Stylizer 5.1 - a sophisticated CSS editorAs I don't have a Mac OS X machine here, I'll describe the Windows version, so if anything's different, don't blame me.Intro:Stylizer
|App Version Reviewed||220.127.116.119|
|Test System Specs||Windows 7 on a Dell Vostro 1510, 3 GB RAM, about 13 GB free hard disk space|
|Supported OSs||Microsoft Windows, Mac OS X|
|Support Methods||E-mail, forum (while e-mails are answered rather fast)|
|Upgrade Policy||Pay per upgrade to a new major version (next would be 6.x): C$ 29.99|
|Trial Version Available?||Free trial version for both OSs available, it does not support multiple browsers though|
|Pricing Scheme||C$ 79.99 per license (includes 1 laptop and 1 desktop)|
(A "desktop" is a system without a battery attached during the activation process, so if you only own two laptops, feel free to remove the battery for a few moments.)
|Screencast Video URL||http://www.skybound.ca/stylizer/videos/|
is probably the most advanced CSS editor I have ever stumbled upon. As it lacks a way to edit local CSS files, it follows a completely different approach than Rapid CSS, CSSEdit and all those "alternatives". Basically, you take a website and do some WYSIWYG modifications without having to type everything into a boring text editor window.
After startup, you only have some kind of a browser window with (modifiable) toolbar buttons and (not modifiable) menus. Enter a website or a local HTML page there to make Stylizer parse the included style sheets and the Stylizer controls appear. See the screenshot above to get a clue how it actually looks.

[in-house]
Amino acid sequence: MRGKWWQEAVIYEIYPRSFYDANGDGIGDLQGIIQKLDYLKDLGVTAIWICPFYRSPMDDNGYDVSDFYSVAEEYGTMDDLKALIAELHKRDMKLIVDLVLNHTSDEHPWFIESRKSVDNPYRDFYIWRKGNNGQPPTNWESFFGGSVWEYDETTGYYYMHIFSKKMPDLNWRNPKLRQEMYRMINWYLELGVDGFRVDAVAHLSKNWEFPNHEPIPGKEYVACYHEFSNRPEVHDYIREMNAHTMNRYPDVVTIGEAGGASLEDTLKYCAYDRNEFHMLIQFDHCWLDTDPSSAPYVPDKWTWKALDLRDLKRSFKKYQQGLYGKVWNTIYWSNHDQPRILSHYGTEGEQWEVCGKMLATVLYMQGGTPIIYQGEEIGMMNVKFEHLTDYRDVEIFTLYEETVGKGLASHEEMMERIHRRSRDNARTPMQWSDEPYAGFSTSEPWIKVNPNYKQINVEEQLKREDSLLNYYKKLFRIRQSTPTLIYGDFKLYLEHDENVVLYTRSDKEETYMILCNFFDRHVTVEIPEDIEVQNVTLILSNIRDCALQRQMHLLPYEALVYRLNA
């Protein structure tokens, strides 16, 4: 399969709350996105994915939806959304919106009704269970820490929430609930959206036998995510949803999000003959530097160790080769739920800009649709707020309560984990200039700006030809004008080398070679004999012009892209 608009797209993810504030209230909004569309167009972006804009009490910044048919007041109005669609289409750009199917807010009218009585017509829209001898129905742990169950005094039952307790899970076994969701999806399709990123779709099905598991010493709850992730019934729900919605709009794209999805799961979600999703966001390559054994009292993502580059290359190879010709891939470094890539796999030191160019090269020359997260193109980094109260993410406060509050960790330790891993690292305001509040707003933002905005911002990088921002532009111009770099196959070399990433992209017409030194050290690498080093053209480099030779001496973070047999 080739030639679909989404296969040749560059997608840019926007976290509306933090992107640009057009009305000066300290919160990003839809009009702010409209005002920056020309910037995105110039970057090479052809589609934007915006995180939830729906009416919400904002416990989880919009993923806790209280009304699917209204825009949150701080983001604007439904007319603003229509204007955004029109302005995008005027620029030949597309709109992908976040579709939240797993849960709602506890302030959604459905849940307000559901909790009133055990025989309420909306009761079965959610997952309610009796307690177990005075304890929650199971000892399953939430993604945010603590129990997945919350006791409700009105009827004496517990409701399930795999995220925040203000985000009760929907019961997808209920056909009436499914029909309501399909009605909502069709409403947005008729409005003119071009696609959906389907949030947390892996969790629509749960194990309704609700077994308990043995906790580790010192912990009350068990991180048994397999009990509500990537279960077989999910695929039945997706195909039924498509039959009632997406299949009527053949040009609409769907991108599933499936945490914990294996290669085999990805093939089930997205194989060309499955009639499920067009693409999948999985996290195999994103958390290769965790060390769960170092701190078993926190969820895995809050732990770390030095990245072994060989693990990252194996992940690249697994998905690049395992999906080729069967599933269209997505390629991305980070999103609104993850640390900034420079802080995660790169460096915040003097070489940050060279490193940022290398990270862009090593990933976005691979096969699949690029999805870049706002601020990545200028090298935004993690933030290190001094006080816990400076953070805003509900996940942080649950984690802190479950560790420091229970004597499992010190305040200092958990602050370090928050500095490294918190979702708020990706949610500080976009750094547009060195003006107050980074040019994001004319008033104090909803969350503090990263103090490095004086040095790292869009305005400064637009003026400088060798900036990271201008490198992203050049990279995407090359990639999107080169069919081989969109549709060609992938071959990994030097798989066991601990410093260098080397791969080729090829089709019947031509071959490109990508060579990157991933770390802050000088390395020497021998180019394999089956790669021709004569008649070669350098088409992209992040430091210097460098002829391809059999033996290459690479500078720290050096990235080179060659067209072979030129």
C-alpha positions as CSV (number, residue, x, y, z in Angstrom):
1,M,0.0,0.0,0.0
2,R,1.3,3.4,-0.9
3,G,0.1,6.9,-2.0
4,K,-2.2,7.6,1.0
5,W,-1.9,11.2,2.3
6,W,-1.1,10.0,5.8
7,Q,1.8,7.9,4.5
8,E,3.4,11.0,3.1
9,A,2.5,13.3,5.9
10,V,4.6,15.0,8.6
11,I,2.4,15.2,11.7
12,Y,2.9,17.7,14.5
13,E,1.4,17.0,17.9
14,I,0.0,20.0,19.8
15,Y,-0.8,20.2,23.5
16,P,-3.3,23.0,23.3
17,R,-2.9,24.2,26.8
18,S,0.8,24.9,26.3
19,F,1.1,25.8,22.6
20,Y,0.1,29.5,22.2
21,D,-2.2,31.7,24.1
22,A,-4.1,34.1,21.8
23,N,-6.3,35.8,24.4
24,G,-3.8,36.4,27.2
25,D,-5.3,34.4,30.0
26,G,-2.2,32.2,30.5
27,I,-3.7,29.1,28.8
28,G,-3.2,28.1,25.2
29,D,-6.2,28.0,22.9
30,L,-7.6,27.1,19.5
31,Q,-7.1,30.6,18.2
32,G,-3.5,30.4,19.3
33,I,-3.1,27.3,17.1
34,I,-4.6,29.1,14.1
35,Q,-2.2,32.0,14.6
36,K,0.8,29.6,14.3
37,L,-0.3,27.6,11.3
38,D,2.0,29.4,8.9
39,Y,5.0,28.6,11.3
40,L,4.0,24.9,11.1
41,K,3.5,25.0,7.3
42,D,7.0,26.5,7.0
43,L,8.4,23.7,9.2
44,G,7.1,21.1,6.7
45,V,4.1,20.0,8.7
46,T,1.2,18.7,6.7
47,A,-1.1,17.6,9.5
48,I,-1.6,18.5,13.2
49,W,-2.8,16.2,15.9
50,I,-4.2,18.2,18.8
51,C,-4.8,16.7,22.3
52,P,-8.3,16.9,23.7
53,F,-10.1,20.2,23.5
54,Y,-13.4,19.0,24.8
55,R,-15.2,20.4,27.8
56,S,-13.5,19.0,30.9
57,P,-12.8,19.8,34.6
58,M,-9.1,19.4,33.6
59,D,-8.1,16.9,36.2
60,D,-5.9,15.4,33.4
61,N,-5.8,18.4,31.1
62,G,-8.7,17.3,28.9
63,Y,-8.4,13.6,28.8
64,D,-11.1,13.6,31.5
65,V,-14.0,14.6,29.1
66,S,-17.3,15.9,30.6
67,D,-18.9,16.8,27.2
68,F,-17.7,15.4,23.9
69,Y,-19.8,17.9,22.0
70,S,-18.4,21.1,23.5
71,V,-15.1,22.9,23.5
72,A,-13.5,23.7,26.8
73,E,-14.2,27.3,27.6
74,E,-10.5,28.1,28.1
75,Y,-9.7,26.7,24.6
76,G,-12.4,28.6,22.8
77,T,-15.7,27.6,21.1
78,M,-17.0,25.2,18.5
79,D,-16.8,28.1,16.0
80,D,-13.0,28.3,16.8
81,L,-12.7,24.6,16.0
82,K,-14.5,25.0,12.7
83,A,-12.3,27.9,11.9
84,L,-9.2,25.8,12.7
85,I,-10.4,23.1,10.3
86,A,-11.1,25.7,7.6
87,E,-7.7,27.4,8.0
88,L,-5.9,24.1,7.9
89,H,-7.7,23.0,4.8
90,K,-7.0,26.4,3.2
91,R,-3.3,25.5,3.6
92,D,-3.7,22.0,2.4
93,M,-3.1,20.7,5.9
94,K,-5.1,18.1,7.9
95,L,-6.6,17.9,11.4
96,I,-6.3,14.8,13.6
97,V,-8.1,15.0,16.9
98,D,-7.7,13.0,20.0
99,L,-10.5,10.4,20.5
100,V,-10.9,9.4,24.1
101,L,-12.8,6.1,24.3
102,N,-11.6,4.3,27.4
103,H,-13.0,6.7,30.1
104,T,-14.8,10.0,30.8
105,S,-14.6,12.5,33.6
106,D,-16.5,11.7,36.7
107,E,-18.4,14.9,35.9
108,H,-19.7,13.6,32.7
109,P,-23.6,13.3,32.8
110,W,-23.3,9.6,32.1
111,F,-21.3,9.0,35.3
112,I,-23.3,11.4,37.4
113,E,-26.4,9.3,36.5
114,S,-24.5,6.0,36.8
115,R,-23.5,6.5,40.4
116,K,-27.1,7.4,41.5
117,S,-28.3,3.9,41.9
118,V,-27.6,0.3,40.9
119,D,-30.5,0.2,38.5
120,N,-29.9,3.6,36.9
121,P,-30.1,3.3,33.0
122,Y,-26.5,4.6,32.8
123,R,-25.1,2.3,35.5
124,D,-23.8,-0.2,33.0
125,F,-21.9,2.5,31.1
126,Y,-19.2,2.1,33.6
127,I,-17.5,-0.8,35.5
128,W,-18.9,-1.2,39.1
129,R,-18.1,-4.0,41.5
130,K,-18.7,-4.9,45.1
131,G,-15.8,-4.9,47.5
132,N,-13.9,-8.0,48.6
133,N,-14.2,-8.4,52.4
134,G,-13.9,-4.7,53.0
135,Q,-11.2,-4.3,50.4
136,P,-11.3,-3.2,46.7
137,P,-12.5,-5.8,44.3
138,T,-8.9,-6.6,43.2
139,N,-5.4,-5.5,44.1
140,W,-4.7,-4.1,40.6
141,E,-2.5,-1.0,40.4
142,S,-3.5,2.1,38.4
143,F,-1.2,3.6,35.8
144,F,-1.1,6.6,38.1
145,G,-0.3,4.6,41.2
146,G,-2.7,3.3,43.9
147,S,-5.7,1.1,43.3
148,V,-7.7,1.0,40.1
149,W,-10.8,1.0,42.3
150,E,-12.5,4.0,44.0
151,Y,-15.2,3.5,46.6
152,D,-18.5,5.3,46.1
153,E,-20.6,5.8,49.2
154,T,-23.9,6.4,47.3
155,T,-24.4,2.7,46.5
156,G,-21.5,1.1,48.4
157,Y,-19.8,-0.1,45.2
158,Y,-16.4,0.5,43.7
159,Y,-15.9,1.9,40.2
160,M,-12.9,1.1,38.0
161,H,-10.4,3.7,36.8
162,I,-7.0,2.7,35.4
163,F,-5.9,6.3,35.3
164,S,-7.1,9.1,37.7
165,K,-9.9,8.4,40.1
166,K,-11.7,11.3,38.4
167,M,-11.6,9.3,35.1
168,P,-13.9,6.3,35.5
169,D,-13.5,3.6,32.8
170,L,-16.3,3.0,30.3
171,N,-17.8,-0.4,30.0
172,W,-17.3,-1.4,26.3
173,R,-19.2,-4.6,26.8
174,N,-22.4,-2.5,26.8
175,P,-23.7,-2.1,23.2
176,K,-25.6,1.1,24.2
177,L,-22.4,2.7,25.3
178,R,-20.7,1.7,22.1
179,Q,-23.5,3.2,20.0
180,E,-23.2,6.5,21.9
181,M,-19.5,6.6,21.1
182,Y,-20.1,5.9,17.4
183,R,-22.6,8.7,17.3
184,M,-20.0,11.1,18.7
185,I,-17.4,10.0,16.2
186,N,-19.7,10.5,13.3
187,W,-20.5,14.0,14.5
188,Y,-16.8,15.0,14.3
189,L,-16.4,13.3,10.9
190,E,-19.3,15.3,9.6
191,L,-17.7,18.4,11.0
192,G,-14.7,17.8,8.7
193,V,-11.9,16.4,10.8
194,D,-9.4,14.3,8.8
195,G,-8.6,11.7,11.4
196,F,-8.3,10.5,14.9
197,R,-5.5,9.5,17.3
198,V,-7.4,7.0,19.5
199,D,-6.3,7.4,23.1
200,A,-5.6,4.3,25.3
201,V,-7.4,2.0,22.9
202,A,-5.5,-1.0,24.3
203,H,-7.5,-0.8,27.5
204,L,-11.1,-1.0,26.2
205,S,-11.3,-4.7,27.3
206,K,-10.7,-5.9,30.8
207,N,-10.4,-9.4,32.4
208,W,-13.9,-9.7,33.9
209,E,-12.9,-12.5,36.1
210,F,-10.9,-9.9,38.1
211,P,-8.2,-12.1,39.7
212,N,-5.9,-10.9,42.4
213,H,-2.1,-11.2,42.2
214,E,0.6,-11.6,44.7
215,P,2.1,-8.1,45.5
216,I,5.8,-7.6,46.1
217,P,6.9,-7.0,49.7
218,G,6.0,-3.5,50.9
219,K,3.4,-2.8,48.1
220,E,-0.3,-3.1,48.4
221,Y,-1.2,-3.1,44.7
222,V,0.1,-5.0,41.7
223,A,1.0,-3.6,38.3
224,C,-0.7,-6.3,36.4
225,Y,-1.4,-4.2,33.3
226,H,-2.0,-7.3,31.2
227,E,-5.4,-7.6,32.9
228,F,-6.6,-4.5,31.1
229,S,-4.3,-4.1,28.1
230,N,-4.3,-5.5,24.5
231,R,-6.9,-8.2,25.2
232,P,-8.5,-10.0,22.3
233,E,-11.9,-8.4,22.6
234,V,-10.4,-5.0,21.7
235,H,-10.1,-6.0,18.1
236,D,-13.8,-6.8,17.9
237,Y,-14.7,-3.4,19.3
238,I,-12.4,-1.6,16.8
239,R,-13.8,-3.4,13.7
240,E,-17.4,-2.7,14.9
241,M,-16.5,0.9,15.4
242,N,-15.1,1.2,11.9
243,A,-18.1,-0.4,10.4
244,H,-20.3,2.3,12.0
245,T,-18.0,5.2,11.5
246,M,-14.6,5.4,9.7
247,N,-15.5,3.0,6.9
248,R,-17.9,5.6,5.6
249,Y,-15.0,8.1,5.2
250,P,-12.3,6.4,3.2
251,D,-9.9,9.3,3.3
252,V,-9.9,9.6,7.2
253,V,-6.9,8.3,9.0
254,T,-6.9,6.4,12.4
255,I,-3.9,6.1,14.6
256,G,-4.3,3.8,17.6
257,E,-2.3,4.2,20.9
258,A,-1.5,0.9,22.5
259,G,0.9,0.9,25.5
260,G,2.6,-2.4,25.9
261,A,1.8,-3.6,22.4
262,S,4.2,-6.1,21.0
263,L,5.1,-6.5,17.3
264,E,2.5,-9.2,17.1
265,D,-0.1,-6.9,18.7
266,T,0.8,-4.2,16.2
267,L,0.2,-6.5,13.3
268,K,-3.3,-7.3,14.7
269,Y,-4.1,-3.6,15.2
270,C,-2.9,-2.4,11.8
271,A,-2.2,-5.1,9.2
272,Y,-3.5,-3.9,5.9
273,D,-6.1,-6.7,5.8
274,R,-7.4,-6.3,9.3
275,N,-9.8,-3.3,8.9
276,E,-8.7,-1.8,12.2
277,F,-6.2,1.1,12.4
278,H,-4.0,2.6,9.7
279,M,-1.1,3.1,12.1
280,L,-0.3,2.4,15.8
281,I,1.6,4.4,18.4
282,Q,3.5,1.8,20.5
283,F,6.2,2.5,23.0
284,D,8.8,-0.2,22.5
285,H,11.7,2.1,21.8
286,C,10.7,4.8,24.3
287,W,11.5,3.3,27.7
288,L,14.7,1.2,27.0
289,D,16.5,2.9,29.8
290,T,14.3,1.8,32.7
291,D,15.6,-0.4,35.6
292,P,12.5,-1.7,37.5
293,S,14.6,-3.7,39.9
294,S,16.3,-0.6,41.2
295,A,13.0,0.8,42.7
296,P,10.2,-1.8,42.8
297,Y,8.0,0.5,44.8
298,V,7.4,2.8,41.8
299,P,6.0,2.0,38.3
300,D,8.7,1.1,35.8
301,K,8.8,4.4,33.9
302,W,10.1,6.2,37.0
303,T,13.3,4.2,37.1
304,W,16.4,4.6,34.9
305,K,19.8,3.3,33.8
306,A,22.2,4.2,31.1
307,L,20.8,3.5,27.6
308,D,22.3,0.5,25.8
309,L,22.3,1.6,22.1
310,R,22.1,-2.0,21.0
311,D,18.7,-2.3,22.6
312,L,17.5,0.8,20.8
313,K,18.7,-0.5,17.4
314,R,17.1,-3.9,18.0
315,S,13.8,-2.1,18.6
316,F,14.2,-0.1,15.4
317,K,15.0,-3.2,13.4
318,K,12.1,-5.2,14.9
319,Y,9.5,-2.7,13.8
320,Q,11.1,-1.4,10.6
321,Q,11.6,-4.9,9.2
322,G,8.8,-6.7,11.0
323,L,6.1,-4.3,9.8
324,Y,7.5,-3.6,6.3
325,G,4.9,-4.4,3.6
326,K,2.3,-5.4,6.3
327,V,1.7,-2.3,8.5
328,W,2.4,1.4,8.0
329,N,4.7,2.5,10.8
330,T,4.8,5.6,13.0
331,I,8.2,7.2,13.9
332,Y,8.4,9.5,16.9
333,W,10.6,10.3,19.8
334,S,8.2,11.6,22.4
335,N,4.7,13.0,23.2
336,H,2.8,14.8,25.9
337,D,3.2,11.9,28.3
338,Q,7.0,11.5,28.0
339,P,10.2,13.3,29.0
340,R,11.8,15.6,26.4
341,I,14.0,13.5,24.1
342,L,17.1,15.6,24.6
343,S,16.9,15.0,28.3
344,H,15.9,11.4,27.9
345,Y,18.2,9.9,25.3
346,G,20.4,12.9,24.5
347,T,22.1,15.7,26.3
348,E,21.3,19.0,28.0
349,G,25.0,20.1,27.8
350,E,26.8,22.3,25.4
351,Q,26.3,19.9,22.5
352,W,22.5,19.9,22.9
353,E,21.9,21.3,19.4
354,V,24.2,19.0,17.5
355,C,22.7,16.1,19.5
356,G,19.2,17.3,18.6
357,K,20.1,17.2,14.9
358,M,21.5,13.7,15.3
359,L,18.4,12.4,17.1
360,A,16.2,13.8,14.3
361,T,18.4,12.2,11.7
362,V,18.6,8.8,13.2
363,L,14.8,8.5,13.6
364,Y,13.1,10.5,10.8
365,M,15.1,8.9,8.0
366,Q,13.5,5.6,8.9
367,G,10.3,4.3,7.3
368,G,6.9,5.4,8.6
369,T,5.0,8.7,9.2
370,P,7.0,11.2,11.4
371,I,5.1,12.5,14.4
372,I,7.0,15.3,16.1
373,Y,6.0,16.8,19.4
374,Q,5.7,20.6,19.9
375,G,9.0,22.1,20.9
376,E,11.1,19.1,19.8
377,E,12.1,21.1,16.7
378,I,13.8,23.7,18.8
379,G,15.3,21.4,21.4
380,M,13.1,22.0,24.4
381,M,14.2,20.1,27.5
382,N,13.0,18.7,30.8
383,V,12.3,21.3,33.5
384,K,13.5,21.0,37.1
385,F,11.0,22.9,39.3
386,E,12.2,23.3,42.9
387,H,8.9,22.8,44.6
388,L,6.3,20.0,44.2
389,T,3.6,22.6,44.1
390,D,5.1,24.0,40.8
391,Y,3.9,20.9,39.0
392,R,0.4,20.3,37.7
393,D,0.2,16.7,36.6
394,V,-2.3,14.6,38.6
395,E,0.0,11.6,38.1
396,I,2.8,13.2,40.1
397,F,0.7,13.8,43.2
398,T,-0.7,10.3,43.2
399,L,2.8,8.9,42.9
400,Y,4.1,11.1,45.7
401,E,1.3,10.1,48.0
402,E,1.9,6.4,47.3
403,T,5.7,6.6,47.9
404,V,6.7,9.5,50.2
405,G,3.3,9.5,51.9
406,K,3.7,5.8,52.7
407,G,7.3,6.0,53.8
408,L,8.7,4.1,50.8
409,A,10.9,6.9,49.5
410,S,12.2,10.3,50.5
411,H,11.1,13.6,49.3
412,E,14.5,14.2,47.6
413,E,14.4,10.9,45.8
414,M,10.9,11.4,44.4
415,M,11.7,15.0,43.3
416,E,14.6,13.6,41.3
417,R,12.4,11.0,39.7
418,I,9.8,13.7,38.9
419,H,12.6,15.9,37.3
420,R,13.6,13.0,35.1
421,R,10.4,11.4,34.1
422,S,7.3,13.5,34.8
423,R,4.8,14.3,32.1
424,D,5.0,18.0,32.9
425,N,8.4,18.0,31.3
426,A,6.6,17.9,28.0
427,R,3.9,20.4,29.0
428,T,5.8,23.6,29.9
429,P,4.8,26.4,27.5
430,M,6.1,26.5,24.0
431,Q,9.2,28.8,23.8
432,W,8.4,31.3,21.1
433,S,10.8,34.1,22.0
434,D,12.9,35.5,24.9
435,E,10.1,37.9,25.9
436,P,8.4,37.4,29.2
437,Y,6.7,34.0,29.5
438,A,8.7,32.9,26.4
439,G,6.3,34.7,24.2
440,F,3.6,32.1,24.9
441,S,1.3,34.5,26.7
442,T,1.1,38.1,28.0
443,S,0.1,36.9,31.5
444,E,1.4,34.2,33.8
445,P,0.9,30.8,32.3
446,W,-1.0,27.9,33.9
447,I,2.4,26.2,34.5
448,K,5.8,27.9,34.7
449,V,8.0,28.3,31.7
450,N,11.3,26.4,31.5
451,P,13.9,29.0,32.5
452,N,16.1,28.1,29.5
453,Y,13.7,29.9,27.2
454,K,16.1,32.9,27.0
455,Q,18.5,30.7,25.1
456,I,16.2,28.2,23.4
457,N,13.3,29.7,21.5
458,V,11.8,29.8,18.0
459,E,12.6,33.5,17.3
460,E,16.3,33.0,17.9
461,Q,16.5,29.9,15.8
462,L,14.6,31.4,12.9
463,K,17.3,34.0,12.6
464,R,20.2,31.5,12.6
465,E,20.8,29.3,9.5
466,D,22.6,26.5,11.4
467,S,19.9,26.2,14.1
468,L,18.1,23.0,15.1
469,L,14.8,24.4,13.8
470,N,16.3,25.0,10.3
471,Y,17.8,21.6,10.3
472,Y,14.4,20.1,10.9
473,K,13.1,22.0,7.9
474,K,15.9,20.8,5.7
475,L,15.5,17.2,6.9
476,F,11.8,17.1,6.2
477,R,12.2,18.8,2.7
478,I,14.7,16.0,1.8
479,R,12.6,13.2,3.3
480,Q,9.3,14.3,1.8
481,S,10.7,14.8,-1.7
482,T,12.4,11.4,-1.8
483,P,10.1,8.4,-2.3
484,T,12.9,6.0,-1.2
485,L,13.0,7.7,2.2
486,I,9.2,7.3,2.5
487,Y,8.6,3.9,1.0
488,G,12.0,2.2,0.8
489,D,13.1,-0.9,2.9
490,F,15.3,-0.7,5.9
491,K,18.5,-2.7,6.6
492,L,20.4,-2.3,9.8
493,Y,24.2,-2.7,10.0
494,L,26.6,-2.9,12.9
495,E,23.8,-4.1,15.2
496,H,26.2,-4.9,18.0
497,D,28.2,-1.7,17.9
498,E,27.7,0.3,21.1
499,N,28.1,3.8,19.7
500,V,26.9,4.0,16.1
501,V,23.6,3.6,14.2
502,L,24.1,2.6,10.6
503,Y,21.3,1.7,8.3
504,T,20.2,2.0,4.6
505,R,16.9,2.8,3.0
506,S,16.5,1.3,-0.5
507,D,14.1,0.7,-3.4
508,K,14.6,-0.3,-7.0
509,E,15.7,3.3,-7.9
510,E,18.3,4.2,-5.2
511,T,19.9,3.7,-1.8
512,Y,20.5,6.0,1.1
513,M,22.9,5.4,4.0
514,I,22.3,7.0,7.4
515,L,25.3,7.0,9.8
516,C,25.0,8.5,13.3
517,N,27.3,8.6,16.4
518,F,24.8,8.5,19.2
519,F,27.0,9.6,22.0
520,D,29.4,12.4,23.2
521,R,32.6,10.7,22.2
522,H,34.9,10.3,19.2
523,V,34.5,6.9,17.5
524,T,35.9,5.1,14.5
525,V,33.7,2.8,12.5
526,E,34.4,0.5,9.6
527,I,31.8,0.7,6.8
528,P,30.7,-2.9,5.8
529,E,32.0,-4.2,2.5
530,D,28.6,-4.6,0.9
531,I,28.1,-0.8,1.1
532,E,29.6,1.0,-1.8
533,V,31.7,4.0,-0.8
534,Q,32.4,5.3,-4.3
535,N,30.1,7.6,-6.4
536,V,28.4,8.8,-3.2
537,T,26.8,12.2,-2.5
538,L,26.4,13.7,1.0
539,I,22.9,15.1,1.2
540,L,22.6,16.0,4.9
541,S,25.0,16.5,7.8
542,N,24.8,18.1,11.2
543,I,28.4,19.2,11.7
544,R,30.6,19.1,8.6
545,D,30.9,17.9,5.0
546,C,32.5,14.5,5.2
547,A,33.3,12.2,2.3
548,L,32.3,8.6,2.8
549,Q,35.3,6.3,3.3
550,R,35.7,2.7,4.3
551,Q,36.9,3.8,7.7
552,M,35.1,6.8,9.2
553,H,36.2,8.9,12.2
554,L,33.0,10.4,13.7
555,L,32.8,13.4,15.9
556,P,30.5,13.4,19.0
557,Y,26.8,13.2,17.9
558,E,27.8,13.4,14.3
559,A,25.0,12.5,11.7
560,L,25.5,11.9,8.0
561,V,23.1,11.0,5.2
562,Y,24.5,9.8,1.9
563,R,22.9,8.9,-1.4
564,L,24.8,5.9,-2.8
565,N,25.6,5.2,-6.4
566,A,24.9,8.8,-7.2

(Stylizer comes with two built-in styles, the default one is black, but I prefer the greyish look.)Who is this app designed for:
I bought a license for my job as a webworker. Things that were done with Firebug (CSS debugging) can be done better with Stylizer. Also, it is not limited to one browser engine, switching it only takes one click when added to the toolbar.The Good
You can control Stylizer entirely by keyboard
, but using the mouse to control the buttons is also rather fine, especially as you see all changes directly. You can't make CSS errors without noticing it
using Stylizer, as you can't type anything into a boring white window here. It forces you to focus on the actual design.
Stylizer comes with a built-in CSS check that tries to find errors when parsing the page's CSS files initially or when it is called manually
. Below is a screen shot of the Cleanser dialog that came up when opening DC for the screen shots:Stylizer 5.1 - a sophisticated CSS editor
You can easily fix the shown errors (the bottom part of the window is a simple text editor window with direct links to the erroneous lines) and upload the changes automatically if Stylizer knows the FTP login data, so you don't have to upload it manually again.
The main thing other CSS editors are missing is the possibility to preview changes directly in several browsers. The default engine is Webkit. An activated Stylizer can also download Firefox 2, 3, 3.5, 3.6 and several Internet Explorer engines (including IE6) and switch them immediately. Anyway, Firefox 4 support is missing yet. I assume it will come in a later version when it's done.